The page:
The discussions in the media and on line have focused on a variety of perspectives. There have been calls for investigations and arrests and in too many cases calls for caution, so that we do not rush to judgment. The major judgment has already been made and acted upon. Young Trayvon Martin is dead; there was no evidence gathering, no statements taken…just assumptions and tragically misguided and unwarranted action. We have seen too many cases where the Black or Hispanic youth is arrested first, and questions asked later. Maybe.
The good news is that the loss of this young man seems to have touched millions and the parents are receiving much needed support in their quest for justice. The president’s message gently reminded all parents about the senselessness of the act and the critical need for all of us to understand how such a tragedy could have happened.
On Meet the Press on Sunday morning, Ben Jealous, president of the NAACP, his voice evincing both angst and rage, reminded those who haven’t yet connected the dots that this loss is pervasive. The neglect by law enforcement and the lack of justice across this country, he said, in response to the deaths of Black youth regardless of whom or from which race/ethnicity the perpetrator comes is staggering.
The quiet rage that has been rumbling in the Black community is building. Some in the Hispanic communities are looking at the enmity that too often exists among young Blacks and Latinos. Thoughtful and mutually respectful Whites are wondering aloud how this can still be happening. On Sunday’s Meet the Press Doris Kearns, the noted presidential historian spoke poignantly about the youthful innocence reflected in young Trayvon’s face. She likened the situation to that of Emmitt Till! Remember that injustice?
The inequities and disparities are legend. The change since Emmitt Till, former Governor Haley Barbour noted, two generations ago, is that the outrage is so widespread. Even In the face of that he opined, we have to take time to find out what really happened. The question is staggering. . Would that this call for caution could be the same stance when young men of color have a weapon and “defend themselves.”
A man with a gun kills an unarmed teen carrying Skittles and tea! That same man has a history of calls to 911 for exaggerated or unnecessary requests for police assistance. In this instance he failed to heed the warnings of the 911 dispatcher and took matters into his own hands.
From the early days of the history of this country, Blacks have not been valued and or treated with respect. The history of the education system and delivery are just two of the most egregious examples of the historical and unending inequities. Hispanic youth often find themselves in similar situations of Black youth …suspicious by virtue of skin color. Other immigrants have endured hostility to be sure, but the whiteness of their skin ultimately facilitated their assimilation regardless of country of origin.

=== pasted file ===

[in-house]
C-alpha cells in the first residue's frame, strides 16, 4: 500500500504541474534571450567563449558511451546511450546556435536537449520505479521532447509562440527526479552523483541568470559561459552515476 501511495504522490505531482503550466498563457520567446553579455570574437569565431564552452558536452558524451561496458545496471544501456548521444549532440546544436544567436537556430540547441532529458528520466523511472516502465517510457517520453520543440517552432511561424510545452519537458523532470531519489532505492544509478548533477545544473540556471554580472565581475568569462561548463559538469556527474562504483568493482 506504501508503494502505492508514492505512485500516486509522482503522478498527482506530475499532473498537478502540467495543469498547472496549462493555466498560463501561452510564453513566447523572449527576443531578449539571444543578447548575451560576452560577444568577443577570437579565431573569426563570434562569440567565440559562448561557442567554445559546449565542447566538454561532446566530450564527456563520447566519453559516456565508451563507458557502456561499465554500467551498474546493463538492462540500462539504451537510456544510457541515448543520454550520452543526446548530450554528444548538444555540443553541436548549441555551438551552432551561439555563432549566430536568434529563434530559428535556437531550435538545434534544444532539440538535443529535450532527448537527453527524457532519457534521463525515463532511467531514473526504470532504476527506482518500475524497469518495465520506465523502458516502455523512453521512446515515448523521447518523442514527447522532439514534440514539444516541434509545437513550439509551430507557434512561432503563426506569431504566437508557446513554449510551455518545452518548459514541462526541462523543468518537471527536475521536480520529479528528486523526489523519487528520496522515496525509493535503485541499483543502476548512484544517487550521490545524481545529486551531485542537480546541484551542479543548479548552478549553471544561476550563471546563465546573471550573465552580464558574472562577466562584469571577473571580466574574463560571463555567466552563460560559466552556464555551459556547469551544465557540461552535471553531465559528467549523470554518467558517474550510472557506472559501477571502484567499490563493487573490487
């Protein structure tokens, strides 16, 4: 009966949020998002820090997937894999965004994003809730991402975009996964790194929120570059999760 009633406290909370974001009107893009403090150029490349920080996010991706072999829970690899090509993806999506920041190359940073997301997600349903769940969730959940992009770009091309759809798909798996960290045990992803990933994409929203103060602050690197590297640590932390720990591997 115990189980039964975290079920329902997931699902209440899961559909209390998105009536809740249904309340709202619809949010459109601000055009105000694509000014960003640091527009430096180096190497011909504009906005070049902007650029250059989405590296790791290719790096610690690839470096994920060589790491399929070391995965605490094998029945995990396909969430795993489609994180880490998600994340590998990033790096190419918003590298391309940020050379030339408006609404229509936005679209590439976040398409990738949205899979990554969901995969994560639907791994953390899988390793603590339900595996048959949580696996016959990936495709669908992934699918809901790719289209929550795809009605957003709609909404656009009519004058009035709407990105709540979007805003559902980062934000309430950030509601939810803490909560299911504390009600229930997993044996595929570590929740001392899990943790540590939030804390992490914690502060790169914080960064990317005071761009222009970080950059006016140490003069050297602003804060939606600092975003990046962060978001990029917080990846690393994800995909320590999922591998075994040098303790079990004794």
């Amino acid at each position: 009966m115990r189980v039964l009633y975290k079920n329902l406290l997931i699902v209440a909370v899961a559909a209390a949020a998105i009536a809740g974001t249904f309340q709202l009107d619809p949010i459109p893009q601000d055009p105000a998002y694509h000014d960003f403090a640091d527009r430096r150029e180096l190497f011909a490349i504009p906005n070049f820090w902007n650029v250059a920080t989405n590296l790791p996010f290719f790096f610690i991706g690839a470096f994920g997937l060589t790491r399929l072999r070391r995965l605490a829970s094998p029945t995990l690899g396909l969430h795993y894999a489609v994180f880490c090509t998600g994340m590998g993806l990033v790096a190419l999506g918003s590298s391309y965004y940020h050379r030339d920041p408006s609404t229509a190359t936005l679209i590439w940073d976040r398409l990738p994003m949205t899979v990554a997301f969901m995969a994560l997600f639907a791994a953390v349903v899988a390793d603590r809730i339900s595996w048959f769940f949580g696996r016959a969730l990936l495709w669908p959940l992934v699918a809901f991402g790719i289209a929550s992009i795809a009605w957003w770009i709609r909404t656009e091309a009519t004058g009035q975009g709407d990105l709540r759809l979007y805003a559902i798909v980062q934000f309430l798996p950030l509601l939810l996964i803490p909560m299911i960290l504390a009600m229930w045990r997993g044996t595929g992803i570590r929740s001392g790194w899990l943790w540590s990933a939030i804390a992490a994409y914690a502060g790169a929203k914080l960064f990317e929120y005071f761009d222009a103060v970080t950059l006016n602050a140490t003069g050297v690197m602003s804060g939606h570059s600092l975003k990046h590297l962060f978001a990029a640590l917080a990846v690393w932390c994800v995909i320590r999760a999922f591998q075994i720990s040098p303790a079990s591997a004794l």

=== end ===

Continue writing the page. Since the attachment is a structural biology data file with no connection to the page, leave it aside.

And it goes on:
History repeats and since we haven’t learned the lessons we are still encountering problems getting justice for the loss of innocent Black lives. We have an opportunity to make a difference. We know from the national conversations among many politicians and their followers that fear is pervasive throughout the land due to the demographic changes in the American landscape.
The numbers are our reality. Let’s face them. Let’s talk about feelings and concerns in classrooms, from the pulpit, social and community groups and in other venues as well. We say this country is founded on Christian beliefs but the national rhetoric is contrary to those widely held beliefs. The very notion of a focus on Christian beliefs underscores one of our nation’s major problems. We are a diverse, multicultural country with Americans representing many cultures and religions. Each has tenets embracing mutual respect and understanding.
It is time we practiced what we preach for all of our sakes. Trayvon Martin’s life matters. He cannot have died in vain. WE have an opportunity to correct the course. We have to pay more and better attention to police and judicial proceedings. We have to impress on all of the powers that be at all levels that our lives do matter.
Each time a life is lost let there be justice. In Trayvon’s memory say Amen. Make it so.